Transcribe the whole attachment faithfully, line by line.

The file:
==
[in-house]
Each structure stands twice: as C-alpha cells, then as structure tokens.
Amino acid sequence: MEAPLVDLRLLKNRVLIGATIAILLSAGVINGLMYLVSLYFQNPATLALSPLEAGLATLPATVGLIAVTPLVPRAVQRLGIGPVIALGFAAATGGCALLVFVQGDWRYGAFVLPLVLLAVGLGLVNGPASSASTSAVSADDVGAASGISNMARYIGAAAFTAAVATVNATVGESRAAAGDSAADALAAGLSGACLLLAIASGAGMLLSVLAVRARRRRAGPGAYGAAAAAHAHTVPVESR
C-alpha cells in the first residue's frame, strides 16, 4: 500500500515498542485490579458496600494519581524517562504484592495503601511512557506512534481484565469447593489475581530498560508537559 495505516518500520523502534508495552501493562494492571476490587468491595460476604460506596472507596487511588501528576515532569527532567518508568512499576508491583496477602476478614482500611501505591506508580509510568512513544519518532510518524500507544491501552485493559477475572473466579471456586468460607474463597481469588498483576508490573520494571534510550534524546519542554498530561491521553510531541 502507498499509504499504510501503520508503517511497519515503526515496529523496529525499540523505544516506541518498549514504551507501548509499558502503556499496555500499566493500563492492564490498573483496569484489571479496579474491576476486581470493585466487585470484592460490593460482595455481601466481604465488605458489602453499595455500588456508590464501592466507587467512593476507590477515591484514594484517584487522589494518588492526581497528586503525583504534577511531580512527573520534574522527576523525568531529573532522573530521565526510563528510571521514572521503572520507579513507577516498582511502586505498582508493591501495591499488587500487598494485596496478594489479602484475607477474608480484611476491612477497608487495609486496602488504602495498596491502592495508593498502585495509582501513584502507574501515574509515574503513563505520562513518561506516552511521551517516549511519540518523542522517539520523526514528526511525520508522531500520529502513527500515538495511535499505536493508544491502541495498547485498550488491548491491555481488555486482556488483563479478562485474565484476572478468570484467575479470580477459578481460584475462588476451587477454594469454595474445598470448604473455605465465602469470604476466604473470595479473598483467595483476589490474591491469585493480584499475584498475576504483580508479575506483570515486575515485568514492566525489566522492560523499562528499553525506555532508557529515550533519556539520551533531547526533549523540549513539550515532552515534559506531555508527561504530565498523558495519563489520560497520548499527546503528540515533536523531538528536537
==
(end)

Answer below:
[in-house]
Each structure stands twice: as C-alpha cells, then as structure tokens.
Amino acid sequence: MEAPLVDLRLLKNRVLIGATIAILLSAGVINGLMYLVSLYFQNPATLALSPLEAGLATLPATVGLIAVTPLVPRAVQRLGIGPVIALGFAAATGGCALLVFVQGDWRYGAFVLPLVLLAVGLGLVNGPASSASTSAVSADDVGAASGISNMARYIGAAAFTAAVATVNATVGESRAAAGDSAADALAAGLSGACLLLAIASGAGMLLSVLAVRARRRRAGPGAYGAAAAAHAHTVPVESR
C-alpha cells in the first residue's frame, strides 16, 4: 500500500515498542485490579458496600494519581524517562504484592495503601511512557506512534481484565469447593489475581530498560508537559 495505516518500520523502534508495552501493562494492571476490587468491595460476604460506596472507596487511588501528576515532569527532567518508568512499576508491583496477602476478614482500611501505591506508580509510568512513544519518532510518524500507544491501552485493559477475572473466579471456586468460607474463597481469588498483576508490573520494571534510550534524546519542554498530561491521553510531541 502507498499509504499504510501503520508503517511497519515503526515496529523496529525499540523505544516506541518498549514504551507501548509499558502503556499496555500499566493500563492492564490498573483496569484489571479496579474491576476486581470493585466487585470484592460490593460482595455481601466481604465488605458489602453499595455500588456508590464501592466507587467512593476507590477515591484514594484517584487522589494518588492526581497528586503525583504534577511531580512527573520534574522527576523525568531529573532522573530521565526510563528510571521514572521503572520507579513507577516498582511502586505498582508493591501495591499488587500487598494485596496478594489479602484475607477474608480484611476491612477497608487495609486496602488504602495498596491502592495508593498502585495509582501513584502507574501515574509515574503513563505520562513518561506516552511521551517516549511519540518523542522517539520523526514528526511525520508522531500520529502513527500515538495511535499505536493508544491502541495498547485498550488491548491491555481488555486482556488483563479478562485474565484476572478468570484467575479470580477459578481460584475462588476451587477454594469454595474445598470448604473455605465465602469470604476466604473470595479473598483467595483476589490474591491469585493480584499475584498475576504483580508479575506483570515486575515485568514492566525489566522492560523499562528499553525506555532508557529515550533519556539520551533531547526533549523540549513539550515532552515534559506531555508527561504530565498523558495519563489520560497520548499527546503528540515533536523531538528536537